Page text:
Hungary's population is about 10, 198,135 and is decreasing. Families only have 1-2 children and the abortion rate of 70% of live births - how sad.
St. Stephen brought Christianity to Hungary in 1,000 AD. During the Communist Era, the state leaders promoted Atheism as the official religion. As Communism faded in the 1980's, Christianity made a comeback as an example of anti-communism. Today, Hungarians are curious about religion but the church is not an important part of life for most young people.
O.k sisters & nieces - here is a little culture for you:
TAKE YOUR SHOES OFF AT THE DOOR! It is considered VERY RUDE not to take your shoes off! I like this one! Hungarians eat holding both their knife and spoon (one in each hand). Families generally live close and rely on each other for help - here I come sisters (tee hee). Hungarians greet each other with a kiss on each cheek.
Last but not least, Hungarians like to eat awesome food! Surprise, surprise! They eat lots of pork, poultry, fruits and vegetables, paprika, Kielbasa sausage, white, whole-loaf bread and rich desserts with lots of creams! They also drink buttermilk like we would drink milk. Yes, some of their foods are unusual and kind of gross sounding to us: how about lung soup or bone marrow on toast girls? But I want to leave you on a good note, a recipe from Emoke for another awesome Hungarian dessert: Zserbo - Emoke's family makes it at Christmas time:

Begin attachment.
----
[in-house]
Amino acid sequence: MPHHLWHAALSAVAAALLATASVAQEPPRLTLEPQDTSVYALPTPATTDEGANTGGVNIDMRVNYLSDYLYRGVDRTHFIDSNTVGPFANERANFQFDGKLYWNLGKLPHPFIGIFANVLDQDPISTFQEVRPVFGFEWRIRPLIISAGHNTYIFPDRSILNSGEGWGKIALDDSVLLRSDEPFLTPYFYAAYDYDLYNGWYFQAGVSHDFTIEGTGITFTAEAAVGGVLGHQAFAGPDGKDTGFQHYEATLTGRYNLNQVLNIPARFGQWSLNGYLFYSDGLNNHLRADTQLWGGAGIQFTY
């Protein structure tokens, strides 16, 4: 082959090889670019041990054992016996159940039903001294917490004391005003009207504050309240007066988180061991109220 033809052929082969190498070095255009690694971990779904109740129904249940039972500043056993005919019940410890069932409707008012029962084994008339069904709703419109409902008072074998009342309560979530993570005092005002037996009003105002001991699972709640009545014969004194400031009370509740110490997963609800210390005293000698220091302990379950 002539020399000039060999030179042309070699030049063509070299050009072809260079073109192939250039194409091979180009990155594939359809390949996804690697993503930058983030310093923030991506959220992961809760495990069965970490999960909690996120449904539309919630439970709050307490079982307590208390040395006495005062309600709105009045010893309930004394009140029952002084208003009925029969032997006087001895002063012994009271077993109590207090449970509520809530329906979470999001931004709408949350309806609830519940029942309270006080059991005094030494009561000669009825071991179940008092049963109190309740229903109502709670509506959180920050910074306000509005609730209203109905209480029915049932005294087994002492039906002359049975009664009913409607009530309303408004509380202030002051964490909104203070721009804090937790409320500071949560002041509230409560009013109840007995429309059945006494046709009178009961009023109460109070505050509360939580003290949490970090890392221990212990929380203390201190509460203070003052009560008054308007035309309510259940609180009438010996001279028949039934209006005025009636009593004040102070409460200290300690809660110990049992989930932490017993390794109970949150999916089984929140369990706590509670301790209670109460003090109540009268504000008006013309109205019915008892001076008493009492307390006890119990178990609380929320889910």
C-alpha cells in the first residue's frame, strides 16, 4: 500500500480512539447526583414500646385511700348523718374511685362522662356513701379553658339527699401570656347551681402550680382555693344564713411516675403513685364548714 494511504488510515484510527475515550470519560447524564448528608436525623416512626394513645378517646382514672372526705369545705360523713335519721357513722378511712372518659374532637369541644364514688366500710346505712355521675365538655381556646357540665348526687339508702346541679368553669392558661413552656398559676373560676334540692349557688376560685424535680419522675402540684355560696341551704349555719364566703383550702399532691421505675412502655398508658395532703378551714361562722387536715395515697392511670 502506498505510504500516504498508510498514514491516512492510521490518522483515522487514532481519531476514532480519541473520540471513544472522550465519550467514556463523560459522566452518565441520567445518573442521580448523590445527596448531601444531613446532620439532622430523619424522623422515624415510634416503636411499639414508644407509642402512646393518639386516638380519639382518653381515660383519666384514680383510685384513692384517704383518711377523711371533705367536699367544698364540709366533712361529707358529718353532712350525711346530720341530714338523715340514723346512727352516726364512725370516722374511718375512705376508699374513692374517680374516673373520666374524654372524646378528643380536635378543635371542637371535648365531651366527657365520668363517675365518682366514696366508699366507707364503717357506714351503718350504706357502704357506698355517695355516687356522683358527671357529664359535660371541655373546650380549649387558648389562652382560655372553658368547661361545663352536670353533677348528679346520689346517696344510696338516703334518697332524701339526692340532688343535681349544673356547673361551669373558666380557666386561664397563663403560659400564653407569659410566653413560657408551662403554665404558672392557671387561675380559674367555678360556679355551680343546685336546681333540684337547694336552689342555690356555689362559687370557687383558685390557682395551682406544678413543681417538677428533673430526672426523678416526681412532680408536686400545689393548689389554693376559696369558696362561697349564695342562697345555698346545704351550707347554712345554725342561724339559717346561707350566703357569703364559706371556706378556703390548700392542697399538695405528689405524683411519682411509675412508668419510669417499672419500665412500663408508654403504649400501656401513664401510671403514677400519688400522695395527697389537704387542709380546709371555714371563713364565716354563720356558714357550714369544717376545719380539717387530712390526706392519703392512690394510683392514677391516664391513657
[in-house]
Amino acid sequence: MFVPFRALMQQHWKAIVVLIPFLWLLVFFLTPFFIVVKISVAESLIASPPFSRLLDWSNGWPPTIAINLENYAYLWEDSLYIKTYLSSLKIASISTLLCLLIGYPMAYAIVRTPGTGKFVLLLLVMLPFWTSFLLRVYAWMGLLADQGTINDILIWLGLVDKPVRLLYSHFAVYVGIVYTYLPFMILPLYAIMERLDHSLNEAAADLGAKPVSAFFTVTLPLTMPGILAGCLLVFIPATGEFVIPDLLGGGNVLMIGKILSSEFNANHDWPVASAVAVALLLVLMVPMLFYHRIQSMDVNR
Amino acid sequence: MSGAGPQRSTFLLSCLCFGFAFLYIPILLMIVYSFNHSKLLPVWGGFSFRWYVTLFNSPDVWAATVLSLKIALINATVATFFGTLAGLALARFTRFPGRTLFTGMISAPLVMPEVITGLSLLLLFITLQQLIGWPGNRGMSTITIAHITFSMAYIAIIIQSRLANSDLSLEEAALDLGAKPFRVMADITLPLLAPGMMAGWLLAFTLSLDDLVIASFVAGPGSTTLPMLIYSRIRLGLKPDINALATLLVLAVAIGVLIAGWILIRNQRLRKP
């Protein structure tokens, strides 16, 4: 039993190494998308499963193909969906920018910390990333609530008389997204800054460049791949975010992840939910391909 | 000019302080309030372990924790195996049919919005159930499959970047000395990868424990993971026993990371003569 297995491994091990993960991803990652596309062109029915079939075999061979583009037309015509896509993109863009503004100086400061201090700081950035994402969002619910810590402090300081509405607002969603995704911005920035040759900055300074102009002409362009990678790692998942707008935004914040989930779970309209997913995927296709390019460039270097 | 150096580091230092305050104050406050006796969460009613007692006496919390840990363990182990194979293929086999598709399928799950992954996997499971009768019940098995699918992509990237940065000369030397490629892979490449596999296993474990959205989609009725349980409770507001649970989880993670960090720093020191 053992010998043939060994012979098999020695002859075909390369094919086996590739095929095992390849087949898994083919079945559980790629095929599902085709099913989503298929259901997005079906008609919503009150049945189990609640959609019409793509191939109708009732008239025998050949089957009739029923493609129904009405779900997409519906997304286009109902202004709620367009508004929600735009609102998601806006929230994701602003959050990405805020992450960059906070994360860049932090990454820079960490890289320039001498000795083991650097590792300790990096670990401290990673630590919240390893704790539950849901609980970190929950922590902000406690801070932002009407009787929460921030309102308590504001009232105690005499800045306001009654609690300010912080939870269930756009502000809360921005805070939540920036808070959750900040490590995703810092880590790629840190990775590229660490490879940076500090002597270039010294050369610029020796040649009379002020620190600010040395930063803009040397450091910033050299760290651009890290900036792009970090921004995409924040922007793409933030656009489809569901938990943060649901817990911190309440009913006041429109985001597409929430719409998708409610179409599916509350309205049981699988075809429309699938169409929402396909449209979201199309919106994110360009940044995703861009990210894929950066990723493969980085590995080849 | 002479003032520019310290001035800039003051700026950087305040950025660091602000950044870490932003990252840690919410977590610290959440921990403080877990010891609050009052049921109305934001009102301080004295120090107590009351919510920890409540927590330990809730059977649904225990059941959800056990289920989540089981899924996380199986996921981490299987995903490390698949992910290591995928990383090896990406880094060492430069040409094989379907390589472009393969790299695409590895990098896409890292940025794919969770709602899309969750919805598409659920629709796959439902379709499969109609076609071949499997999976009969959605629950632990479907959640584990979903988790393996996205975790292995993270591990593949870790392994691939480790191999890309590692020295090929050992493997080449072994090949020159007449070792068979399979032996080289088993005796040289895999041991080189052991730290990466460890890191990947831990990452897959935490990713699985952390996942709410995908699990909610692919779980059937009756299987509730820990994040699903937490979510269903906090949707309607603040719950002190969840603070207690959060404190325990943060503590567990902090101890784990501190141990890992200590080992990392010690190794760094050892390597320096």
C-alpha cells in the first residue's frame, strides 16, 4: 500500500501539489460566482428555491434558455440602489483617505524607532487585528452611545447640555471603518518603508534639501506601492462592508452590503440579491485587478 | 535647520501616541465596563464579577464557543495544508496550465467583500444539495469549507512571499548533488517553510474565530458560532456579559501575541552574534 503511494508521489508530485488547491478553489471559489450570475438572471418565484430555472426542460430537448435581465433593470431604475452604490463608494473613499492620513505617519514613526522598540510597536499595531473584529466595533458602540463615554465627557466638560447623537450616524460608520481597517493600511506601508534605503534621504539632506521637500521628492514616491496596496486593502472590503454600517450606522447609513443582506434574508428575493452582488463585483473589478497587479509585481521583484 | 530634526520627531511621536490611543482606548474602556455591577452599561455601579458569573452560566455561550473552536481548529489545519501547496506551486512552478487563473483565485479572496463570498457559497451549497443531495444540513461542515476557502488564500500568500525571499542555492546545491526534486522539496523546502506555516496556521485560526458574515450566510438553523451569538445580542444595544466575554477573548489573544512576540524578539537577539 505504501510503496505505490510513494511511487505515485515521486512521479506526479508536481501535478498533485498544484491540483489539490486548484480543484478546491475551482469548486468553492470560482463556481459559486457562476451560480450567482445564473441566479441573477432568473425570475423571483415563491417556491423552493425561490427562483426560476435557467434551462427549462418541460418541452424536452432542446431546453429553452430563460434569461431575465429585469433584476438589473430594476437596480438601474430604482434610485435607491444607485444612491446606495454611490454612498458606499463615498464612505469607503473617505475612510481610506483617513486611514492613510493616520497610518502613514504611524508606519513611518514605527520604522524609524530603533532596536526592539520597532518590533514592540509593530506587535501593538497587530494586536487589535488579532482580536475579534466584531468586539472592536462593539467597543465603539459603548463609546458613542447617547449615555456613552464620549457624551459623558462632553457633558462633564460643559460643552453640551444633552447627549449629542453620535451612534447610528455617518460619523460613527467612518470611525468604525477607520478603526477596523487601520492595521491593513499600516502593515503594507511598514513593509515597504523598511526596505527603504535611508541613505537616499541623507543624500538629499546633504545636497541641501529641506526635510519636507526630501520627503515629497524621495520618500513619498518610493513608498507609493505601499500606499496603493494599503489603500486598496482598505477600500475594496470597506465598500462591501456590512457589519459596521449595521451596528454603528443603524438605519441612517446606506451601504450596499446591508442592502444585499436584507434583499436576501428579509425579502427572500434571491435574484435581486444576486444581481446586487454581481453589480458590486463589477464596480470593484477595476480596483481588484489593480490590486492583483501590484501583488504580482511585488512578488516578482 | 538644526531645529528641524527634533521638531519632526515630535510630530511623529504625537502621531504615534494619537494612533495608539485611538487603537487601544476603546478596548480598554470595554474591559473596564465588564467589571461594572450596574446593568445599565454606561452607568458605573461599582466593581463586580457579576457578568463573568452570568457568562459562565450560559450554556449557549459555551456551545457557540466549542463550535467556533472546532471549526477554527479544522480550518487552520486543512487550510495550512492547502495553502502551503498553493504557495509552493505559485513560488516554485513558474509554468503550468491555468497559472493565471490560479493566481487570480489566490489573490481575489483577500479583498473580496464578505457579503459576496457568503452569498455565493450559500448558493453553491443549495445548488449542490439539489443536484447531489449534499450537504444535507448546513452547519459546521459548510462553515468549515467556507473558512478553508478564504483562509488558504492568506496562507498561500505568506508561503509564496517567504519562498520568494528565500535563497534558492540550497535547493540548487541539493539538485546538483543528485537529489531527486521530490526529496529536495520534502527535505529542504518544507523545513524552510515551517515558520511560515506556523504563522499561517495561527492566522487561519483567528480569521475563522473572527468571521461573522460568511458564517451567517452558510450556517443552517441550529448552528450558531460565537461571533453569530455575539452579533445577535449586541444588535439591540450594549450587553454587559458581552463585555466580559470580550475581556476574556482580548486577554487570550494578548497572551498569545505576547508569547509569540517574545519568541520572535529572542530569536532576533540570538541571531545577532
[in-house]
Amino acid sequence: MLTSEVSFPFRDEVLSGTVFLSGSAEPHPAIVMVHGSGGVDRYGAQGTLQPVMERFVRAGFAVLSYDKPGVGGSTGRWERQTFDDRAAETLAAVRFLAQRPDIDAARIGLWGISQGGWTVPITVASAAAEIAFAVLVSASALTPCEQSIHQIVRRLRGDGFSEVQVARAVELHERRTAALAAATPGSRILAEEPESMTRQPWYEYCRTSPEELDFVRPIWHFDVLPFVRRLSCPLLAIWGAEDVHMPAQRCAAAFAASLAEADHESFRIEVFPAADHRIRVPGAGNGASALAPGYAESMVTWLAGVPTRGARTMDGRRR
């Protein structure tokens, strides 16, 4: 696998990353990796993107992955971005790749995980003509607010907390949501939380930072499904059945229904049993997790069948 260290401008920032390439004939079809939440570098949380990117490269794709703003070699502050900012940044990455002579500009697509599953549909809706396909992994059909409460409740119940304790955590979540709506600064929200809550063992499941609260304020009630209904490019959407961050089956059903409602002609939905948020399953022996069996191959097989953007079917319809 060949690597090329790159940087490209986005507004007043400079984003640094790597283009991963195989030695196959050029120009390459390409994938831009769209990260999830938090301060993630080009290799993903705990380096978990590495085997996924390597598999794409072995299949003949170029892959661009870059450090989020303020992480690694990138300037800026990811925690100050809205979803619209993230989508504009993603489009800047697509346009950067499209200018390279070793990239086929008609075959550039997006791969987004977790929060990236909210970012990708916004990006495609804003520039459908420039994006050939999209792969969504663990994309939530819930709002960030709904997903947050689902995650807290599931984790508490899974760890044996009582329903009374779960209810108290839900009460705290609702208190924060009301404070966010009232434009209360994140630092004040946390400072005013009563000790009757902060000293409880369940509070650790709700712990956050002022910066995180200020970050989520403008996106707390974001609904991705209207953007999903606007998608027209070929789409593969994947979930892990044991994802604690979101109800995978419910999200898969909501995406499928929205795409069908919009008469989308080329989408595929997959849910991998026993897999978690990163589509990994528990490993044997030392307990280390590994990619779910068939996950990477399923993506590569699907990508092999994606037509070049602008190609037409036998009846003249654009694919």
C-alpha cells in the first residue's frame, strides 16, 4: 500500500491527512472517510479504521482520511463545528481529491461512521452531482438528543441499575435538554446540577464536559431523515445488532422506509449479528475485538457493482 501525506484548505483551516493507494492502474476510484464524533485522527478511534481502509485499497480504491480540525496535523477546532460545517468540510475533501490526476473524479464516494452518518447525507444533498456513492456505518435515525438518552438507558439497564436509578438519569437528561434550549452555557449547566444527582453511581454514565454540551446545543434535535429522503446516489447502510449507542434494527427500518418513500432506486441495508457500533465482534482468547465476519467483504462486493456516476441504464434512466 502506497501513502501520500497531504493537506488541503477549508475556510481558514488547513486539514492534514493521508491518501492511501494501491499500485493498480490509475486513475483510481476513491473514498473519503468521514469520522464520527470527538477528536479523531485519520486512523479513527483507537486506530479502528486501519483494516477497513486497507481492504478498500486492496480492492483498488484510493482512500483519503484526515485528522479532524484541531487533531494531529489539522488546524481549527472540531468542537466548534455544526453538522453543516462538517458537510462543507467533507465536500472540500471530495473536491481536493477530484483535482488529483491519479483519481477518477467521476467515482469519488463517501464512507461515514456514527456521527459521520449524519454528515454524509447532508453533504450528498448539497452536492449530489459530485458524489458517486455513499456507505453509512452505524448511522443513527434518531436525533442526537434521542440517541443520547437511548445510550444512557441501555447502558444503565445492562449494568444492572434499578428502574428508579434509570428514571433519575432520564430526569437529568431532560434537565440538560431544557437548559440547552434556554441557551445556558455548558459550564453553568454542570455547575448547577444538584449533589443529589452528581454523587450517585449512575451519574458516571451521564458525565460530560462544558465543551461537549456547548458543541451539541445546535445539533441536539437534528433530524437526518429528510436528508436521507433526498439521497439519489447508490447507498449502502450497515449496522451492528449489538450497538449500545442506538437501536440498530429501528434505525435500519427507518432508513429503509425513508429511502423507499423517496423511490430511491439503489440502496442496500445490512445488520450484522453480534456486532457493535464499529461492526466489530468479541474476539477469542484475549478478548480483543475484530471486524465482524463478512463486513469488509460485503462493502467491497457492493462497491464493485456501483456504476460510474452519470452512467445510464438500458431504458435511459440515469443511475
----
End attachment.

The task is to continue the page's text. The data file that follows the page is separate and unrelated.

Here is a close up:
Here is the recipe. I had to convert it from metric so the measurements aren't exact. Does that sound familiar? A little like Grandma Haw's cooking?
3 3/4 cups of flour
4 TBS butter
4 spoonfuls of sour cream (this spoonful is like our bigger eating spoon)
1 3/4 cups powdered sugar
4 spoonfuls of melted honey (again our bigger eating spoon)
1 small spoonful baking soda (use the smaller eating spoon)
Knead this dough and separate it into four parts - roll each part into a thin, rectangle and bake at 325 degrees until it is lightly brown - I don't have the time, just watch it! Cool completely
2 cubes + 2 TBS of butter
1 3/4 cup of powdered sugar
vanilla - I don't know how much - to taste! I put a teaspoon in.
(mix this together with mixer)
Cream 2 - ahhhhhh - more cream!
3 egg yolks
2 spoonfuls flour (yep, the bigger eating spoon)
2 spoonfuls sugar (again, the bigger eating spoon)
Just shy of 2 cups milk
Cook this together, stirring often, until it is thick. Cool it and then mix cream 1 & cream 2.
Crust, then layer of cream, second crust then layer of cream, third crust then layer of raspberry jam, fourth crust then top with this:
4 spoonfuls of water (bigger eating spoon)
2 spoonfuls of sugar (of course the bigger eating spoon)
Melt the sugar with the water, add 1 cup of chocolate chips and 3 1/2 TBS butter and melt all. Thinly spread this on the top crust.
Now, the key is to let this dessert set for 2-3 days! It gets all soft and yummy. After it has set, trim off the edges - then cut and enjoy. Cut in small pieces if you must. It is VERY RICH!